For years, advocates have promoted bicycling for its benefits to the health of individuals, to civic life and to the environment. They have launched "bike to school or work days," pushed city governments to create bike lanes and educated the public about safety. As a result, by most measures, the number of bicyclists has greatly increased on roads throughout the country.
A bicyclist who was trying to cross the street in Aliso Viejo, a community in Orange County, California, died after a motorist struck and killed him. According to reports, the driver attempted to leave the scene of the accident.
Those who travel by bicycle in Costa Mesa or in other parts of Orange County need to be aware that the whole country is experiencing a bit of an epidemic of fatalities related to hit-and-run accidents. For its part, our state does not fare well in terms of hit-and-run deaths, as it ranks among the states with the highest rates of hit-and-run fatalities. On average, we see about 2.0 hit-and-run fatalities per 100,000 residents. Other states have rates as low as .19 per 100,000 residents.
A previous post on this blog discussed how many victims of bicycle accidents are minor children, which is not surprising since the bicycle is one of the best ways for Costa Mesa children under 16 or so to get around independently.
The greater Los Angeles area and Southern California in general is a great place for children to ride a bicycle, especially in the summer months when school is not in session.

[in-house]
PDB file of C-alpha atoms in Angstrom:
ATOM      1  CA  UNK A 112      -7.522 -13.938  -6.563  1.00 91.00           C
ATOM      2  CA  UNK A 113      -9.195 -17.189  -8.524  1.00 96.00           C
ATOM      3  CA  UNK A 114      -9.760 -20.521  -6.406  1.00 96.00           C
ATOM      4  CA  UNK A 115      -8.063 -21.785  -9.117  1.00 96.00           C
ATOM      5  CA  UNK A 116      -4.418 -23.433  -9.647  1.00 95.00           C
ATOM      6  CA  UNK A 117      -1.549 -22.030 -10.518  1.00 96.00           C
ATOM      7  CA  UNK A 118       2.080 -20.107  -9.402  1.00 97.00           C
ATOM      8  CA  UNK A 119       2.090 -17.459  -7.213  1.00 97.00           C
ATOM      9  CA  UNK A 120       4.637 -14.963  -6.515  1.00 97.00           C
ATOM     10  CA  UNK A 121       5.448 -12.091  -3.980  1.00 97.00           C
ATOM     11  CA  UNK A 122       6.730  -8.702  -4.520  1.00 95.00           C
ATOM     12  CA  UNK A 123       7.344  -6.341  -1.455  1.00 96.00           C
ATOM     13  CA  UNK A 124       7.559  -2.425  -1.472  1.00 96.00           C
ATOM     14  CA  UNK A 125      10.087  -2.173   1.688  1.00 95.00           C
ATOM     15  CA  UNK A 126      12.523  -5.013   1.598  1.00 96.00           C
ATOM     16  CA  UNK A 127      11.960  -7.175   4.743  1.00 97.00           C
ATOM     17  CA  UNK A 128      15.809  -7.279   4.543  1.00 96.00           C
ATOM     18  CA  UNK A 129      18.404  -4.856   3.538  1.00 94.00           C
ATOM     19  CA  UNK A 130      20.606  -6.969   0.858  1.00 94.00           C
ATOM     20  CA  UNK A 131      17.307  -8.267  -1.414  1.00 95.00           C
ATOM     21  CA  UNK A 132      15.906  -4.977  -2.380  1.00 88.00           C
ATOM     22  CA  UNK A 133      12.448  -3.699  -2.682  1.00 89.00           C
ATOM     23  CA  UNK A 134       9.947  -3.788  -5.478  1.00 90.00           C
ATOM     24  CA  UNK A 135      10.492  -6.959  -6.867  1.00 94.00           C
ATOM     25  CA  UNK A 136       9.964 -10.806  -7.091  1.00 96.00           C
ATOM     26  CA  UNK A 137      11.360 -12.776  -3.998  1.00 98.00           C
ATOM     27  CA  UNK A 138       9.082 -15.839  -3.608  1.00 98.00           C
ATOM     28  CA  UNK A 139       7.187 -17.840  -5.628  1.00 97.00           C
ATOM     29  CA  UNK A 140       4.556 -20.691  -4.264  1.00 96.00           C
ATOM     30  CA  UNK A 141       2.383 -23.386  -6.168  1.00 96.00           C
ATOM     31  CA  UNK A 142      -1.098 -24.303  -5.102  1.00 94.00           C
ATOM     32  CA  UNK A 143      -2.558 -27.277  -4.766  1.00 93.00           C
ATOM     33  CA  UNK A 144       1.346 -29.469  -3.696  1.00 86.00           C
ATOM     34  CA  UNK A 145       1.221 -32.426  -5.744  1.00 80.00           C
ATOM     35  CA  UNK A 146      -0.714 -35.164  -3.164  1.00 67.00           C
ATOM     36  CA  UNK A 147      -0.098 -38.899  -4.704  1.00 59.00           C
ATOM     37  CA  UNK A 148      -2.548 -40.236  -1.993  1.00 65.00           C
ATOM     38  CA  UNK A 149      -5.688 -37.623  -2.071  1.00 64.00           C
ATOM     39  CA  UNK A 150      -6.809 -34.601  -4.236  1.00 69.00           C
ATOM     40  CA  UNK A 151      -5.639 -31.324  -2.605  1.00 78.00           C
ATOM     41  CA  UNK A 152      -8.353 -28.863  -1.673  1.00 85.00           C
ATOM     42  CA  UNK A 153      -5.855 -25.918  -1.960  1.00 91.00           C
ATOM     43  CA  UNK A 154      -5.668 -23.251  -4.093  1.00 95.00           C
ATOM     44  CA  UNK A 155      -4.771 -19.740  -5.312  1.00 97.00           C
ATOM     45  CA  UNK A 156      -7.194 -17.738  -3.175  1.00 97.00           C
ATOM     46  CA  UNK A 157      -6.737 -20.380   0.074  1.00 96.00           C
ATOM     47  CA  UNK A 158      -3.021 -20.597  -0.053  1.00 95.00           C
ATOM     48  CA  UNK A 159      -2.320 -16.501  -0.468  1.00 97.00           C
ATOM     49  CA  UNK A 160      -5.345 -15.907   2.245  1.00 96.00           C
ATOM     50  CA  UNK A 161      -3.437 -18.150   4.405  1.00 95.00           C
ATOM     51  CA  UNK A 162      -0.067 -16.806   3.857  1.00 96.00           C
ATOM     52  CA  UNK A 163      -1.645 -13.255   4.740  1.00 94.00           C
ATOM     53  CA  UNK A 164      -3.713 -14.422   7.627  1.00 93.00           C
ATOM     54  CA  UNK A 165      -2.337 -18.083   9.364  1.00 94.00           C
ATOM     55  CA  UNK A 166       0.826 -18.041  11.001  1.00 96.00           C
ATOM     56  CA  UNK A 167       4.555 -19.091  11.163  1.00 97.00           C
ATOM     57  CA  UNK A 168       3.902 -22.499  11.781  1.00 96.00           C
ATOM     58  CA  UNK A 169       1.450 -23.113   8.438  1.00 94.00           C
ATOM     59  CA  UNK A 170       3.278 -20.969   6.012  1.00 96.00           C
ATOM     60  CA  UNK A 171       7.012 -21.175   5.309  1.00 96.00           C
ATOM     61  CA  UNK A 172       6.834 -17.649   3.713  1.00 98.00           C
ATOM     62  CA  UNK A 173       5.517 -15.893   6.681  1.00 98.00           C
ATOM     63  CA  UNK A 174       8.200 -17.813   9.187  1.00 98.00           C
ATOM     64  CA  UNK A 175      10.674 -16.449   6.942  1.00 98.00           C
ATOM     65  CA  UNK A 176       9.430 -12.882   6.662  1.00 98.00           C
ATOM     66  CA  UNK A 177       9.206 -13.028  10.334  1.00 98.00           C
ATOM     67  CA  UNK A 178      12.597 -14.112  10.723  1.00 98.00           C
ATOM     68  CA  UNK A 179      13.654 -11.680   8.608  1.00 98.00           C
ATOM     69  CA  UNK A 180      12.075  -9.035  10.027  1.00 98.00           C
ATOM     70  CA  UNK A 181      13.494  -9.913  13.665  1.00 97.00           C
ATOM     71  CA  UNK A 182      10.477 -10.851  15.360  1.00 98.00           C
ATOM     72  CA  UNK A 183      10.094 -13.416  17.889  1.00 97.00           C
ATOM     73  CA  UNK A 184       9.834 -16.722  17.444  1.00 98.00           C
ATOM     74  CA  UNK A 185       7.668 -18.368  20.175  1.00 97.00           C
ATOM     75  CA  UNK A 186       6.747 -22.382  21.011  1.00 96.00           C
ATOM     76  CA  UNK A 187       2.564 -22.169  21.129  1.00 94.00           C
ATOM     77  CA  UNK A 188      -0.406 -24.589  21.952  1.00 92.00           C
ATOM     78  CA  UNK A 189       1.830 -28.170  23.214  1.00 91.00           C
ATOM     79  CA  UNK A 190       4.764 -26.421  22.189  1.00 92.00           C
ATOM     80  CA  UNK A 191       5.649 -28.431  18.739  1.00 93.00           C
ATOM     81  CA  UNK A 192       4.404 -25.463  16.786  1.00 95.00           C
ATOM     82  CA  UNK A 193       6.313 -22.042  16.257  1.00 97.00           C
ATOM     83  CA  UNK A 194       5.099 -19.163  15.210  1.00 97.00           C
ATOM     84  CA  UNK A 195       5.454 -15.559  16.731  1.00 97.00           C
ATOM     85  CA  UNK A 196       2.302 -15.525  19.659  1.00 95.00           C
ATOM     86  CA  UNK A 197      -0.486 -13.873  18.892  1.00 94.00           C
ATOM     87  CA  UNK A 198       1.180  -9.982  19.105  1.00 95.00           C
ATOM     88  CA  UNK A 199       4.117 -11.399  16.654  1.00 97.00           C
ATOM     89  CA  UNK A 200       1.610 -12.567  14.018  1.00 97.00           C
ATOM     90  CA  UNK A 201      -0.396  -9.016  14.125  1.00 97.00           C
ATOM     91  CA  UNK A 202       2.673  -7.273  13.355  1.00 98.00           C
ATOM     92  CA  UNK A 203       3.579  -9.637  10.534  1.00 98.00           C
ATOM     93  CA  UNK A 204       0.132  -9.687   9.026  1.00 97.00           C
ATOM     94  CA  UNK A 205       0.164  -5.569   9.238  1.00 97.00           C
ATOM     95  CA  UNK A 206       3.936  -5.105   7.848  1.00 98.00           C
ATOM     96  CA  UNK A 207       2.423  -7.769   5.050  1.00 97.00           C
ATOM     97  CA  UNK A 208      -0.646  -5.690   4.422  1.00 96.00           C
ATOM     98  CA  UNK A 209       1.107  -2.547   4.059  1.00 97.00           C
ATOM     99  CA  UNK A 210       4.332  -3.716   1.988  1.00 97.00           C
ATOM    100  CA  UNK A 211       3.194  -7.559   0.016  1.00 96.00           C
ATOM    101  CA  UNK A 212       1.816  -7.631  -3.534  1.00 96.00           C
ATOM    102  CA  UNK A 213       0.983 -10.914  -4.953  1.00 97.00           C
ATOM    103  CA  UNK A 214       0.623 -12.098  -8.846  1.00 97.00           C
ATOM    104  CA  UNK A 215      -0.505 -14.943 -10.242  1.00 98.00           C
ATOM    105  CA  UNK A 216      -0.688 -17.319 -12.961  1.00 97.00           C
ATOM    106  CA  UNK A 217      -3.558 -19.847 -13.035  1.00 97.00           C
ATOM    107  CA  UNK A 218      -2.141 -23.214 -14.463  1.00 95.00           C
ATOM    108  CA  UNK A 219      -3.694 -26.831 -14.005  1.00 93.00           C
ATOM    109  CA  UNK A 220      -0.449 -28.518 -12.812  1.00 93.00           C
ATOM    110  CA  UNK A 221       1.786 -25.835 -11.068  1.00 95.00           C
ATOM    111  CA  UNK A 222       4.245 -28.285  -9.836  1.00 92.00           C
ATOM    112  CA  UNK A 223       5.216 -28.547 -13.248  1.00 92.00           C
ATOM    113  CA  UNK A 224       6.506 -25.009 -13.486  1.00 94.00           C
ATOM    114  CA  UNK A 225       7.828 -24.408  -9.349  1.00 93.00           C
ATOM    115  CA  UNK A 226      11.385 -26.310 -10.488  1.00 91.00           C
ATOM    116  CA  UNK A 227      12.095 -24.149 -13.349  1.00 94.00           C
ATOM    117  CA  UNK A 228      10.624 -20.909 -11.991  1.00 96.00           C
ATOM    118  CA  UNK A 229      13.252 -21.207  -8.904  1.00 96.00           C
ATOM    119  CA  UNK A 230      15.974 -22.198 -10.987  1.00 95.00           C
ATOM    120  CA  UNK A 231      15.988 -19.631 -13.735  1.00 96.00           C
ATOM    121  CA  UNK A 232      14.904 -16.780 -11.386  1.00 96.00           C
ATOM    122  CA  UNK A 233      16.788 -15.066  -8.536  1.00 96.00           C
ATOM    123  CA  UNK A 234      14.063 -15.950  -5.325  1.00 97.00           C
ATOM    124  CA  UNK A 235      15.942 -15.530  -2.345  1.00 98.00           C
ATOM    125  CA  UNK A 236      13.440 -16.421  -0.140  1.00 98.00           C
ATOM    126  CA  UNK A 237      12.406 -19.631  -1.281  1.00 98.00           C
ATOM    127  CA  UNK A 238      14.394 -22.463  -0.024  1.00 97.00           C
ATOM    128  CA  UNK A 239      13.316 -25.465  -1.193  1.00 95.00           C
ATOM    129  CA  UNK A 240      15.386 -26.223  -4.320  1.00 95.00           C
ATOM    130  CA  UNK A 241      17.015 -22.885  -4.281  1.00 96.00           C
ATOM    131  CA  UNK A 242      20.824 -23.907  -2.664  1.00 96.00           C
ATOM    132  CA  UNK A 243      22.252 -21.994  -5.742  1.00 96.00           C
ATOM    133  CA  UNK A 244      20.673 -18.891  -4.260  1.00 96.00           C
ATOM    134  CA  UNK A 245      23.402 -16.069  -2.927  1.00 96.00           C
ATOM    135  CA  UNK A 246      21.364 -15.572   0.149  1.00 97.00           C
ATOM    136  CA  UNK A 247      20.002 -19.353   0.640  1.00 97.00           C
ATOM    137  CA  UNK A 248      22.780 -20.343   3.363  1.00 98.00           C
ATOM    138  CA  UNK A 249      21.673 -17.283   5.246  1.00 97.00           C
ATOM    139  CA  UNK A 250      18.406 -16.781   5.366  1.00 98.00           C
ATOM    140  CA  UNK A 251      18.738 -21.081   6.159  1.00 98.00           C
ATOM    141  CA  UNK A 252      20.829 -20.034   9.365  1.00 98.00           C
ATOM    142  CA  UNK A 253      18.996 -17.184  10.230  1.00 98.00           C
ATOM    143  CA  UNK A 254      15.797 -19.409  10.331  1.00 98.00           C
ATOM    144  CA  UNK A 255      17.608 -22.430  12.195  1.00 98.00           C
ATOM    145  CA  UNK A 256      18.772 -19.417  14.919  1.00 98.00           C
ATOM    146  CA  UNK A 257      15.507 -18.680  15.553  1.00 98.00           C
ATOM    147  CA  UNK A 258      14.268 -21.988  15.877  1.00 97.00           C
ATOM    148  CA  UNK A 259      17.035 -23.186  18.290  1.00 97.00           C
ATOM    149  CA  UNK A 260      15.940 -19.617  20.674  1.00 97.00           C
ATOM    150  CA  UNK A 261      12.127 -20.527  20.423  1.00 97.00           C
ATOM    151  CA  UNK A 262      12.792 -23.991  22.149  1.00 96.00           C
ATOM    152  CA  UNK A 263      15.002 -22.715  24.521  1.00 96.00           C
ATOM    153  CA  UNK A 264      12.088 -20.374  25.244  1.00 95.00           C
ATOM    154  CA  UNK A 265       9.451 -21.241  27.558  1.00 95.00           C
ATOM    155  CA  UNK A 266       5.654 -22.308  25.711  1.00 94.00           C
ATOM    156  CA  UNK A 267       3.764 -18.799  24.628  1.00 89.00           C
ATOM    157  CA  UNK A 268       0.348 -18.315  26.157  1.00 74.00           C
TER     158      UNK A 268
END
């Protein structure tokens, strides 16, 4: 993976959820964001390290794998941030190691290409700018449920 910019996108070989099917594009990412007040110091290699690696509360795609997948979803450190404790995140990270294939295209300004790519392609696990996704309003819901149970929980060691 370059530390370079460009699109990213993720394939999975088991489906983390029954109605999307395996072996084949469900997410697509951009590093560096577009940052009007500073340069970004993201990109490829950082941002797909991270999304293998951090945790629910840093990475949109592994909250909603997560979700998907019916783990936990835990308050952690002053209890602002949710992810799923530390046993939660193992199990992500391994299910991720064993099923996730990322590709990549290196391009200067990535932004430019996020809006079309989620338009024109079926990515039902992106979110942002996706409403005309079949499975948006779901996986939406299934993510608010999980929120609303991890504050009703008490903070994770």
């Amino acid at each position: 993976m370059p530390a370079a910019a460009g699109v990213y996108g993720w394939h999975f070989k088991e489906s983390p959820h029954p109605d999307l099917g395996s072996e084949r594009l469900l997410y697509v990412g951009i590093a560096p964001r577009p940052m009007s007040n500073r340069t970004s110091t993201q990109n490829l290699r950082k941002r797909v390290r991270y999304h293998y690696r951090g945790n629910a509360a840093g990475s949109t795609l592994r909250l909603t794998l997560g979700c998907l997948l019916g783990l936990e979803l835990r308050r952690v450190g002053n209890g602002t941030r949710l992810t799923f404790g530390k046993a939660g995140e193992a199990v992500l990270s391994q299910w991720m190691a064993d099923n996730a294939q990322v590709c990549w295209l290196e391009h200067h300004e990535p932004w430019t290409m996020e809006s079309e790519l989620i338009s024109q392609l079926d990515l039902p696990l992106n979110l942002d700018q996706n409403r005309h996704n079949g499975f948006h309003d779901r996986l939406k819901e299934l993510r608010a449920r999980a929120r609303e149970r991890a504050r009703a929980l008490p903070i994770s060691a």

A 60-year-old man is the latest victim in a rash of hit-and run-accidents involving bicyclists riding in the South Los Angeles area. The man died after being hit by two vehicles in broad daylight. One vehicle did not stop, and the other was never clearly identified.
A resident of the Los Angeles area who is involved in a significant bicycle accident is rarely if ever going to come out of the affair without significant injuries, particularly if the accident involves a collision with another vehicle.
Many people in Costa Mesa and the rest of Orange County love to ride their bicycles, even in the cooler winter months. What bike riders should understand, though, is that there are many hazards one faces when riding a bike, and one of the most serious ones is the chance that another car will hit the cyclist.
Protecting bicyclists and pedestrians is an important priority in all California communities. The end of daylight saving time brings additional dangers to both bicyclists and pedestrians. The National Traffic Safety Administration notes that drivers must adjust to low-light environments with earlier sunsets and other changes that the end of daylight saving time brings.
As more and more people enjoy bicycling, bicycle riders and their families may wonder how safe they are on the roadways. While bicycling is a relatively safe activity, Costa Mesa families might not be quite as safe as they feel when they are out on a ride.